He met me through the newspaper. A liberal who had just written a book with Ralph Nader, he said that I was the columnist he loved to hate. He would yell at my wiseacre mug that ran with my column in the Los Angeles Daily News.
I met him through the radio. A column I had written so infuriated him that his producer asked me to do an interview by phone one day when he was guest hosting on KGIL. We sparred. We agreed to disagree. A good time was had by all.
We met in person at a station event.
We became friends.
Later, we became more than friends.
When I told my editor Tom Gray that I was going to marry Wesley Smith, he laughed out loud. It took five minutes and an engagement ring to convince Tom that I wasn't joking, and that we really were engaged.
At the tender age of 37, I married Wesley. A few months later, The San Francisco Chronicle called, and here we are, 10 years later, celebrating our 10th anniversary.
In one area, Wesley is like a kid. He covets the moments when he shows up in my column, and is a little disappointed that he doesn't turn up in this space more often. Still, he understands that I have a more conservative approach to column-writing. I downplay the personal and strive to focus my column on issues and arguments.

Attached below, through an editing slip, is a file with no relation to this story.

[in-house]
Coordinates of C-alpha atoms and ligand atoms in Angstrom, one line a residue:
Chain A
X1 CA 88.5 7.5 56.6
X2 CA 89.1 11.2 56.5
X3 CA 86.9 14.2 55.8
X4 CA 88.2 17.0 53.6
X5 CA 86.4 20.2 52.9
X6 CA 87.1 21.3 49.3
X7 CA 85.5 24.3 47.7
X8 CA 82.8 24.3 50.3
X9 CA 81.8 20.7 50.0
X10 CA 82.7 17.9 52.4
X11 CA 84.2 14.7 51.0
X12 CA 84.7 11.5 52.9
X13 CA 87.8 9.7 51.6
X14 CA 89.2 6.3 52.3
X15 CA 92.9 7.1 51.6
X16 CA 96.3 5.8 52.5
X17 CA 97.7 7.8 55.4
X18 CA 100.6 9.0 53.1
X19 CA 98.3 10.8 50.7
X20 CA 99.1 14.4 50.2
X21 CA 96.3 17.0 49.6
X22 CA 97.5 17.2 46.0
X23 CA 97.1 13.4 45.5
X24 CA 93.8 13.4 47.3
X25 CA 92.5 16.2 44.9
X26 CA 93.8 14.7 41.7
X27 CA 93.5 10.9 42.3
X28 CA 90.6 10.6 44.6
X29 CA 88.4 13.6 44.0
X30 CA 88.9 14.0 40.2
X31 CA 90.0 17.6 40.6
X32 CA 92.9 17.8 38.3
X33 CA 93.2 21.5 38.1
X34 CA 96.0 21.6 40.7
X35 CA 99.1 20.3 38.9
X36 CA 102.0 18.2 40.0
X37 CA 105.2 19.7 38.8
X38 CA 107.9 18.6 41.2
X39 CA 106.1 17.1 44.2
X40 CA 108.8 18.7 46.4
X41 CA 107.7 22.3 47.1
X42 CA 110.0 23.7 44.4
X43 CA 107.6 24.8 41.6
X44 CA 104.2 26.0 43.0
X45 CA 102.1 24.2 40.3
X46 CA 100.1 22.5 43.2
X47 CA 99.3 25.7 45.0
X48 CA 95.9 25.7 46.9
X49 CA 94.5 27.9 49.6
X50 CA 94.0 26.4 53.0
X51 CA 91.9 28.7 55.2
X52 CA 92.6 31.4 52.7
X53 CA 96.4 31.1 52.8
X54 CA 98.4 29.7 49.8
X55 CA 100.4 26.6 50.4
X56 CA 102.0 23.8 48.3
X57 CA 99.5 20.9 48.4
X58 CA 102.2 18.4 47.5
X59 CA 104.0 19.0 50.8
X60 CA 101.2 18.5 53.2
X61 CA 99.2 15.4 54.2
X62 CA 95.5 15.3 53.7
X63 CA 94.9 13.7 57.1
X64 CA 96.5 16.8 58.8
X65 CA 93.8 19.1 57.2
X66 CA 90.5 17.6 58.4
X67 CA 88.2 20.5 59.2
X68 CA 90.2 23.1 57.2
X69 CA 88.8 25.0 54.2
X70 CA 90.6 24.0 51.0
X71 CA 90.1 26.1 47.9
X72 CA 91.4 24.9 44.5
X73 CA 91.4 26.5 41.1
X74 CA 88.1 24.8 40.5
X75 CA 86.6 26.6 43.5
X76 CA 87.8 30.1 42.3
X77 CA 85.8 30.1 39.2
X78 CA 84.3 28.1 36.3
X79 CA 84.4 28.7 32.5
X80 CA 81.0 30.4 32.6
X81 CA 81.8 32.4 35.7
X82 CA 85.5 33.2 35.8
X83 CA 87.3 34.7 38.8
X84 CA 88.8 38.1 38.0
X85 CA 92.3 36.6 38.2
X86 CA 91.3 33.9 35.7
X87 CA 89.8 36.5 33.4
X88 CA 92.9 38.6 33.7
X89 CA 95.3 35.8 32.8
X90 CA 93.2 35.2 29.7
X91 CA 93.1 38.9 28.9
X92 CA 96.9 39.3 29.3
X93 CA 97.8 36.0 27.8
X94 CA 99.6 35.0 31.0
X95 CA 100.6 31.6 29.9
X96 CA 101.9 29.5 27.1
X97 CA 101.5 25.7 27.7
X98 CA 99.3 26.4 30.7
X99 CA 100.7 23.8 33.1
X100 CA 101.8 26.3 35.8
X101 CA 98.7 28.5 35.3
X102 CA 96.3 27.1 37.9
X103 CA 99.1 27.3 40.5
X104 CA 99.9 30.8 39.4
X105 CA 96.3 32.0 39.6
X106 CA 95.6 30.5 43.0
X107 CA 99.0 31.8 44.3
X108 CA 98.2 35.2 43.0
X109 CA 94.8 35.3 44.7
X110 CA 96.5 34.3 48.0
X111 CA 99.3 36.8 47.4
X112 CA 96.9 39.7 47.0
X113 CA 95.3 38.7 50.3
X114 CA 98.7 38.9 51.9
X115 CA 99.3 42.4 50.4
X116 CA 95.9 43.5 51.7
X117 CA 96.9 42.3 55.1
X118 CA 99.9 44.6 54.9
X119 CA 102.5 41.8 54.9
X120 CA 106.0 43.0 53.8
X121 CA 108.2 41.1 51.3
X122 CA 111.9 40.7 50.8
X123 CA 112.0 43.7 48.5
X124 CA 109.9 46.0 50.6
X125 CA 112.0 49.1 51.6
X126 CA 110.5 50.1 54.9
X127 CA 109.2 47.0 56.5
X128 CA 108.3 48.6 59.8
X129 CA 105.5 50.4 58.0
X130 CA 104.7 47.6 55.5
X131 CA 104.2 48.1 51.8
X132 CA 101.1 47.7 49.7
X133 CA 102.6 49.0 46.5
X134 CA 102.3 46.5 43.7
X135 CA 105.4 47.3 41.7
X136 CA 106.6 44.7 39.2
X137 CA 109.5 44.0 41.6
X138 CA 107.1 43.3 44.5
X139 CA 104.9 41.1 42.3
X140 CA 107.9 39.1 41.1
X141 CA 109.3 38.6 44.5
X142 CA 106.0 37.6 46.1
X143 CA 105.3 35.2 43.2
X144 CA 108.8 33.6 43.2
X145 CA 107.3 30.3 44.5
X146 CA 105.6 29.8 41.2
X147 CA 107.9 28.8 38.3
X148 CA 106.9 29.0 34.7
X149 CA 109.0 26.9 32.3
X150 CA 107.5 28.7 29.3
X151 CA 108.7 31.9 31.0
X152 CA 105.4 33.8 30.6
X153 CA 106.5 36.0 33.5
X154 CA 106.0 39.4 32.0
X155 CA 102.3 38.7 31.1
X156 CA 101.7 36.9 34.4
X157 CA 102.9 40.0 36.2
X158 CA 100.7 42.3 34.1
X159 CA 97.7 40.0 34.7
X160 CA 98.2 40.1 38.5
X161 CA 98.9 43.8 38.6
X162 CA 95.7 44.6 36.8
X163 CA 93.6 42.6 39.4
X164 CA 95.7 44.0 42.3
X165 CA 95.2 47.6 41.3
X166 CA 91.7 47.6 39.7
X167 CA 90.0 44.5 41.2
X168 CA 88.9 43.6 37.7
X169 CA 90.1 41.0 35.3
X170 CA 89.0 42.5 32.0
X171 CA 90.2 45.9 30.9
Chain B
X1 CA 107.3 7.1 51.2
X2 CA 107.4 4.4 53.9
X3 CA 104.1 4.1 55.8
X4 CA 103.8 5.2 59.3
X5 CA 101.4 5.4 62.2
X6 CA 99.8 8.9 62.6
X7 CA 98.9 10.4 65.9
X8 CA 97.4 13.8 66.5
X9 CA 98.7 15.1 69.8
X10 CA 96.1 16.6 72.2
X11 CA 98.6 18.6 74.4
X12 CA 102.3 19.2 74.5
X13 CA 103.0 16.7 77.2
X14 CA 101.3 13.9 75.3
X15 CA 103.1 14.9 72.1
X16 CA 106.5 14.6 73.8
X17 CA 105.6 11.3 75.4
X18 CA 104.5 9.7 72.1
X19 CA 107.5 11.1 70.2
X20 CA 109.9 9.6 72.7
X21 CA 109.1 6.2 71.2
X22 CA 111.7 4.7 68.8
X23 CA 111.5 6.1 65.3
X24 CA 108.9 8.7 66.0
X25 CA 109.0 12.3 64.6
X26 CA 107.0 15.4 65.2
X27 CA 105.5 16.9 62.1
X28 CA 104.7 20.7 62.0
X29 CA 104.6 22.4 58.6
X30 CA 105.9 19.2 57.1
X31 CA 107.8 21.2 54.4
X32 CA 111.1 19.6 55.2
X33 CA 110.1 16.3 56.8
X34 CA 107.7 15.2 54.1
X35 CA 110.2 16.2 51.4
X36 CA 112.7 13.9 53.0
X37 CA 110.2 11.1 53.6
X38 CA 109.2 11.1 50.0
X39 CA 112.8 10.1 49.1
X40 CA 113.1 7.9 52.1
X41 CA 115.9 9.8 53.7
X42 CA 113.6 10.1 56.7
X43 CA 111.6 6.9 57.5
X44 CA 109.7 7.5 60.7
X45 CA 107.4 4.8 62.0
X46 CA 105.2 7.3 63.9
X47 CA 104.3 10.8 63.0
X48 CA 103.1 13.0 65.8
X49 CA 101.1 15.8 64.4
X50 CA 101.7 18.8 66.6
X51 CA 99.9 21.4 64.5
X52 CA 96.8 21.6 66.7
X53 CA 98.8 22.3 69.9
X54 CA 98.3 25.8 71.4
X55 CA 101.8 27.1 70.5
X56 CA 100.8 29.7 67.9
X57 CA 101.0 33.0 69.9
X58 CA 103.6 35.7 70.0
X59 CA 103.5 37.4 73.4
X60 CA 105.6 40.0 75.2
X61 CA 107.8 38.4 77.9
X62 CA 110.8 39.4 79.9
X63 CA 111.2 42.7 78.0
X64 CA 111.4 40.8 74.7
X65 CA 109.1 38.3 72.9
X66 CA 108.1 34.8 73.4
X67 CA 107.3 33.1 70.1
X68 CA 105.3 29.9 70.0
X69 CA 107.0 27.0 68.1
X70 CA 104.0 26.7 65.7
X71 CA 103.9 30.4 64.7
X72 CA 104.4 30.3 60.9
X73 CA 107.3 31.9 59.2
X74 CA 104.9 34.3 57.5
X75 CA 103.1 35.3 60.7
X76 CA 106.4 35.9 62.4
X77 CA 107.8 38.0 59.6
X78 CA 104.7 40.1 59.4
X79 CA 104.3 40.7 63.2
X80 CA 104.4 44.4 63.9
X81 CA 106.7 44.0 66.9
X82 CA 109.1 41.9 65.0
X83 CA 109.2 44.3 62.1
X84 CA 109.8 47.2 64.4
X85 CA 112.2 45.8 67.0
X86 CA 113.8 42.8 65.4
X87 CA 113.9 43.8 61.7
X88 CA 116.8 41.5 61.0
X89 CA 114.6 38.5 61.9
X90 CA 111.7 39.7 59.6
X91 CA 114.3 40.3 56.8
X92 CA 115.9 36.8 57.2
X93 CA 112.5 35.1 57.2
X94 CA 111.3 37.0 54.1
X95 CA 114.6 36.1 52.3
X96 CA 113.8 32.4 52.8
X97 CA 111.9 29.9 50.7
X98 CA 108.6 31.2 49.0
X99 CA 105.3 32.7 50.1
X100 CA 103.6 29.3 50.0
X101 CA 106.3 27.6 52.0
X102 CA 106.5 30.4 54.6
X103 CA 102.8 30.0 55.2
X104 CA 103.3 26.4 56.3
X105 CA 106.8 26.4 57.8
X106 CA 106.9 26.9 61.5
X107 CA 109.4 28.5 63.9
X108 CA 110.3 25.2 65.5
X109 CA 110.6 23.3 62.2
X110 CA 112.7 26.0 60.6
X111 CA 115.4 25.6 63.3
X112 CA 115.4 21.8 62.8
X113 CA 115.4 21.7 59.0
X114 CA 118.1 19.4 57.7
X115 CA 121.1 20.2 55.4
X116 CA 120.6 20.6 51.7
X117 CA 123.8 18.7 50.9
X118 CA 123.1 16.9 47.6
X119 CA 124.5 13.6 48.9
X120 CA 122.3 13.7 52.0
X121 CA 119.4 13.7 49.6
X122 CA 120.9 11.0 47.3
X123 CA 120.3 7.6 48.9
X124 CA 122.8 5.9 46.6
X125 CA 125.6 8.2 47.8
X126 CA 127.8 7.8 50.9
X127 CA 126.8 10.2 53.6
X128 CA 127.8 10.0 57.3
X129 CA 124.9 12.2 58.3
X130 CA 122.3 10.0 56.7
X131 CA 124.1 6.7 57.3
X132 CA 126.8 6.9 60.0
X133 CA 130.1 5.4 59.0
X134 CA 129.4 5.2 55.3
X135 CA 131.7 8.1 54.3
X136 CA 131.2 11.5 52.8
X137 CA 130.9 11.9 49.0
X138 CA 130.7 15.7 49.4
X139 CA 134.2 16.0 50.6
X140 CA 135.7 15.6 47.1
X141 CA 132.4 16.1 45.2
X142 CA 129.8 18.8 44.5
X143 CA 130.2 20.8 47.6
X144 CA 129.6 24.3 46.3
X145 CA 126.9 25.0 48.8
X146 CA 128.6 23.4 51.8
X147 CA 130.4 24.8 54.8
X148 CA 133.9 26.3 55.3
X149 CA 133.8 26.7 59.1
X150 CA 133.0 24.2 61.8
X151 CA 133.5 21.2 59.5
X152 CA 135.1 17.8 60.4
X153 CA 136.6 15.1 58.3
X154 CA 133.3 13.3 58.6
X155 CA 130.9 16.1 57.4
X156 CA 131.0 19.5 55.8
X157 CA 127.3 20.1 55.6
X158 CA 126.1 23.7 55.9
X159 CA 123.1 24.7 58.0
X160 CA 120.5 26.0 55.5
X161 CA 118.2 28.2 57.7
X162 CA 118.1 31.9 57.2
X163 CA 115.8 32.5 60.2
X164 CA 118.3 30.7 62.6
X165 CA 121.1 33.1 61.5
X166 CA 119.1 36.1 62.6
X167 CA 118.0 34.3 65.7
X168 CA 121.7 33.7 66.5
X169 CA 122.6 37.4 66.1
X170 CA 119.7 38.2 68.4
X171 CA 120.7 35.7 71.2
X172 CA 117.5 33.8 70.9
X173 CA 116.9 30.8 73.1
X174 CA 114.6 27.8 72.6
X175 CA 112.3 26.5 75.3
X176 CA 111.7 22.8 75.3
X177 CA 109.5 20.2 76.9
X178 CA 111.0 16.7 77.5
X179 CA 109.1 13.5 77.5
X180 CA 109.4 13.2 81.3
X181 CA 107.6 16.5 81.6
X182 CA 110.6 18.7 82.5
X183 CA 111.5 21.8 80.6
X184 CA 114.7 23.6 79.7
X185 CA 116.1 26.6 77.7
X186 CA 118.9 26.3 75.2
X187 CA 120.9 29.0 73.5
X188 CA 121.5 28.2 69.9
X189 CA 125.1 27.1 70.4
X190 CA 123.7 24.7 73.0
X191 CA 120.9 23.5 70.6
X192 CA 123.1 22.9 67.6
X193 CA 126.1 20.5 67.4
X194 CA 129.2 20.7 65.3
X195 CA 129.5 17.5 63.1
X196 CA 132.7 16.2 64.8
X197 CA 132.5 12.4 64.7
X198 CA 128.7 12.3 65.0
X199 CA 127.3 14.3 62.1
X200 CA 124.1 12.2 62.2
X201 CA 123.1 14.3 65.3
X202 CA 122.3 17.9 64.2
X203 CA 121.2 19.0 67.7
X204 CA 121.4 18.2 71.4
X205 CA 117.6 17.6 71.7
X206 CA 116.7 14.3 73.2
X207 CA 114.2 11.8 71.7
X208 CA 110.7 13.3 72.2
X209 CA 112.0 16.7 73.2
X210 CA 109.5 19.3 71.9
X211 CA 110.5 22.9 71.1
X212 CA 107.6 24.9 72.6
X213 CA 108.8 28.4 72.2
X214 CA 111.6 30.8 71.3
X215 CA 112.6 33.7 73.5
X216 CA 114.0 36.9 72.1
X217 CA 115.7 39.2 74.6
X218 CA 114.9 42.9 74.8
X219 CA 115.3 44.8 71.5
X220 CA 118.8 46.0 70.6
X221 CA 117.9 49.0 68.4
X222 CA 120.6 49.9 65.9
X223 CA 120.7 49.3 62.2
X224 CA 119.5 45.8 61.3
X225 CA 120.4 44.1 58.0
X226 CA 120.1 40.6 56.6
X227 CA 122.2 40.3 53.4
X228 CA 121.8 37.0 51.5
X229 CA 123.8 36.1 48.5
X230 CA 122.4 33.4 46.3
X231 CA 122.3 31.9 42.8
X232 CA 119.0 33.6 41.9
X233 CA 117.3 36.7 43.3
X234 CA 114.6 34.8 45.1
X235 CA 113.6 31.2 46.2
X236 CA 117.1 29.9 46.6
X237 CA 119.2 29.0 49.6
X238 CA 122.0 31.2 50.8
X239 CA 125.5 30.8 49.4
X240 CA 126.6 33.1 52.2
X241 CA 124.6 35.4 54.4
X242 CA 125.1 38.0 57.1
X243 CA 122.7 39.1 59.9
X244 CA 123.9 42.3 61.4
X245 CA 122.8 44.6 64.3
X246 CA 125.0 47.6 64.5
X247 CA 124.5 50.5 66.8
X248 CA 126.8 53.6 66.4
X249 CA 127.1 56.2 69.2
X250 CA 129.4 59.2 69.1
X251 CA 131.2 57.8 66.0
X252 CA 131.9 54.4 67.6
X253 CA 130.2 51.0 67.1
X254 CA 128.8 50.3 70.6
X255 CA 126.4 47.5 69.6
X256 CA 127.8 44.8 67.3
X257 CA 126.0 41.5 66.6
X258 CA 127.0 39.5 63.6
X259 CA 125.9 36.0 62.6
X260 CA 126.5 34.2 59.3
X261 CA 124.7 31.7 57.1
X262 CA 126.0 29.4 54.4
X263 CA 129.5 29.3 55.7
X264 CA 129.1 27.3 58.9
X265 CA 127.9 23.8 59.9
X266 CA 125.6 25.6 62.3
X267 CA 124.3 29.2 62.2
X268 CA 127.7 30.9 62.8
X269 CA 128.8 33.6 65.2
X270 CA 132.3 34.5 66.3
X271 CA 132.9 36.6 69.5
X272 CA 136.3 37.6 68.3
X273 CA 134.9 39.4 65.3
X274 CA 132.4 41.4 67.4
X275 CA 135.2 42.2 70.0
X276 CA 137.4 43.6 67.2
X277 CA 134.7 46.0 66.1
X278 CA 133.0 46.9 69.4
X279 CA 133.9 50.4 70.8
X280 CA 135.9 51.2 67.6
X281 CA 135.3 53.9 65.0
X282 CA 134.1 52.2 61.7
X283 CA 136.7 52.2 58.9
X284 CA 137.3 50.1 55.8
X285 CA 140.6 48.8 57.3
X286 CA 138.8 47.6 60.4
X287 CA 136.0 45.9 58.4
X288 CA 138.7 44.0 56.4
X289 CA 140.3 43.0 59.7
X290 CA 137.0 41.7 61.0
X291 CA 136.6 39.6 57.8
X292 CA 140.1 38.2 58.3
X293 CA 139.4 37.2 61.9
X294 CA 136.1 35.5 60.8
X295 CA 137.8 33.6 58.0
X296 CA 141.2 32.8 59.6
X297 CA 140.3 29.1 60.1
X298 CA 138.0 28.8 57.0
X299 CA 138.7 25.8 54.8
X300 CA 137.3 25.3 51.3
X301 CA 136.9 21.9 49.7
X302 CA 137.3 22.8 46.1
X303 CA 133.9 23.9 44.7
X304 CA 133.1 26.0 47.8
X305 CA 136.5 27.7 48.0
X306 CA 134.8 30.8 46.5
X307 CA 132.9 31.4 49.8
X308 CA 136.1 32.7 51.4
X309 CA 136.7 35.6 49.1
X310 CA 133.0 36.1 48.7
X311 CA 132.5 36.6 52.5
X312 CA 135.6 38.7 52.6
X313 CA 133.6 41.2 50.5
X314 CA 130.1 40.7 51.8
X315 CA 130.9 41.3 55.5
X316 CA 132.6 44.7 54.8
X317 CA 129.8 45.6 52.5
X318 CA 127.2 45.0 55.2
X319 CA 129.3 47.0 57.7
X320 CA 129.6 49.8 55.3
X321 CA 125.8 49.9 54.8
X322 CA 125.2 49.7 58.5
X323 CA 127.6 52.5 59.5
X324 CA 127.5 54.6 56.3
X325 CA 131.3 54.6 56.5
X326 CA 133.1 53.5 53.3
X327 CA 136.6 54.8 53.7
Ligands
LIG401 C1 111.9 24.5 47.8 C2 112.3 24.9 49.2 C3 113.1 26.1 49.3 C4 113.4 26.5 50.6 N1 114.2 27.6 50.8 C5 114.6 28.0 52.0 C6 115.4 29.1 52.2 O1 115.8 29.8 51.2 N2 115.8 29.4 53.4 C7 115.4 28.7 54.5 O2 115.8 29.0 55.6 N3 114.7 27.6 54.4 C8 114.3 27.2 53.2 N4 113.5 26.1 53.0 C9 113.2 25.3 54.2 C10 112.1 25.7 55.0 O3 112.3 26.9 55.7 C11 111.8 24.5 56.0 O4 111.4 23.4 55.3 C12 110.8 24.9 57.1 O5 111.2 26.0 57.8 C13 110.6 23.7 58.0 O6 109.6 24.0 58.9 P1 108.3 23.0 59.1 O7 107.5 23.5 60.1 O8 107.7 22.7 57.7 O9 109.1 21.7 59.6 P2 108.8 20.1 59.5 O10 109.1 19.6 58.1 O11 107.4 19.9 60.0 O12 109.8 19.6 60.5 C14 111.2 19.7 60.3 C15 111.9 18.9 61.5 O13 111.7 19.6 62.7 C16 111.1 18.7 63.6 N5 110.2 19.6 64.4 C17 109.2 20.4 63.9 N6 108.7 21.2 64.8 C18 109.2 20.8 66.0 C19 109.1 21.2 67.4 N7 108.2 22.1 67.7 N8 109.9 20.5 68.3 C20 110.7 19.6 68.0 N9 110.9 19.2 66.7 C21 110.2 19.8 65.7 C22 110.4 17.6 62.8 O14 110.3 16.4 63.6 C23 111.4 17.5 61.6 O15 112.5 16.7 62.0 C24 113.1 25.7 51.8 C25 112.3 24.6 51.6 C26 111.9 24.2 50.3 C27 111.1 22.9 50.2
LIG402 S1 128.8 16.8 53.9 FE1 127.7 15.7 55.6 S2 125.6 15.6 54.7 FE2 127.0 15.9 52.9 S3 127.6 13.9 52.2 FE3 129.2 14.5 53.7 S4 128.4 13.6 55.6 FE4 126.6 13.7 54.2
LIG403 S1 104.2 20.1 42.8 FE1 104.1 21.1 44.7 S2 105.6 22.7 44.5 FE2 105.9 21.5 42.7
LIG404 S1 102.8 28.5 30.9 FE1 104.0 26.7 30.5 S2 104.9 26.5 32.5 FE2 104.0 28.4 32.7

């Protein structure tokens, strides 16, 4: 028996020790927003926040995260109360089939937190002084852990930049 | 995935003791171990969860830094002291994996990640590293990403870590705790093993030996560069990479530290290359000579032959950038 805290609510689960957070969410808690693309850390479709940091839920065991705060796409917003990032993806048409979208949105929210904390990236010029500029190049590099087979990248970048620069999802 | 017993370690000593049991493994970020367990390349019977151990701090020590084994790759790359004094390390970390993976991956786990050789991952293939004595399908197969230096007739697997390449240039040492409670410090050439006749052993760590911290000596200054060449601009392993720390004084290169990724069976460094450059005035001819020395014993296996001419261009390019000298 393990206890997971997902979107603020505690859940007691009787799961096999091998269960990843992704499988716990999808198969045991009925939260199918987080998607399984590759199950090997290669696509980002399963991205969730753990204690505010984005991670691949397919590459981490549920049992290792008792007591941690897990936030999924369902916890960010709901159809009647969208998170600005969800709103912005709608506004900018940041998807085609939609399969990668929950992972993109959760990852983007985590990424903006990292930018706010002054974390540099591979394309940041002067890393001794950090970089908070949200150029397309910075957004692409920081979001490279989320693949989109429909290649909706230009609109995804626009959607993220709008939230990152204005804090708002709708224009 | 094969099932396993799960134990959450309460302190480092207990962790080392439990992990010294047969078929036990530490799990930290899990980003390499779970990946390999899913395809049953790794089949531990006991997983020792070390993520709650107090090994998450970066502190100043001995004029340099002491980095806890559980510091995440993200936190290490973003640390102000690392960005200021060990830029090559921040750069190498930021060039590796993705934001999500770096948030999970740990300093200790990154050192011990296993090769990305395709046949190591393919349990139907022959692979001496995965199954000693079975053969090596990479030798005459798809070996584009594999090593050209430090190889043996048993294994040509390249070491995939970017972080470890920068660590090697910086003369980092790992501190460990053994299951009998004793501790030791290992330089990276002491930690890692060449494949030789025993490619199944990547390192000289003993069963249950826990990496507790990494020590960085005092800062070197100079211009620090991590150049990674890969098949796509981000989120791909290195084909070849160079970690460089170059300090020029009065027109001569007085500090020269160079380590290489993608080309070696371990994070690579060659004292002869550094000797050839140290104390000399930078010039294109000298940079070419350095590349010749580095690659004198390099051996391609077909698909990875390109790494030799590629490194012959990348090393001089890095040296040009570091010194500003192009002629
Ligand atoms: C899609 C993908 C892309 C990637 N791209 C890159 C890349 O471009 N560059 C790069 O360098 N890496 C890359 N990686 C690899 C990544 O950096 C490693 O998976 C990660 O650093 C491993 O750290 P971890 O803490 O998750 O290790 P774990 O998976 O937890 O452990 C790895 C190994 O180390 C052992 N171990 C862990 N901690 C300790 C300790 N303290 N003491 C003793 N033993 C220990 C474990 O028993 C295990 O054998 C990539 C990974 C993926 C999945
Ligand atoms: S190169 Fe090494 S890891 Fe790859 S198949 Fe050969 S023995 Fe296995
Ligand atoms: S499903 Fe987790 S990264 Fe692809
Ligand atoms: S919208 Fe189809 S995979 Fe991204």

Also, I started writing a column as a single woman, and it annoyed me how many female columnists wrote about their husbands and kids.
Just this once, I'd like to use this space to thank Wesley for the 10 best years of my life.
By the time we met, I thought the odds were pretty high that I would not marry. That was fine. Better no marriage than a bad one.
But a good marriage with an esteemed soul mate -- well, nothing beats it.
The late Bob Forsyth -- the legendary journalist turned spokesman -- used to say that writing a book required so much discipline that he only knew one person who has written one, Wesley. In fact, Wesley has written more than 10 books.
And the books keep getting better. Author Dean R. Koontz wrote that Wesley's latest and best, "Culture of Death, The Assault on Medical Ethics in America," provided "the best survey of utilitarian bioethics written for a general audience."
When I hear people talk about how difficult marriage is, I'm always stunned.
Marriage is the easiest thing I've ever done. If you respect and trust your love, if you don't want to change your mate, the rest is all negotiations.
Wesley has made me a better person. Years ago, he decided to stop lying. (Of course, we've never lied in print. The pledge was to end telling little lies and white lies.) I joined him. I won't say that we never lie, but I will say that we can go months on end without lying, and I feel better for it.
I can honestly say that in 10 years of marriage, I have never lied to Wesley. And I know he has never lied to me.
I'm even writing this column on the sly on Sunday, so that when he asks me what I worked on Monday night, I can tell him the truth and still keep this column a surprise.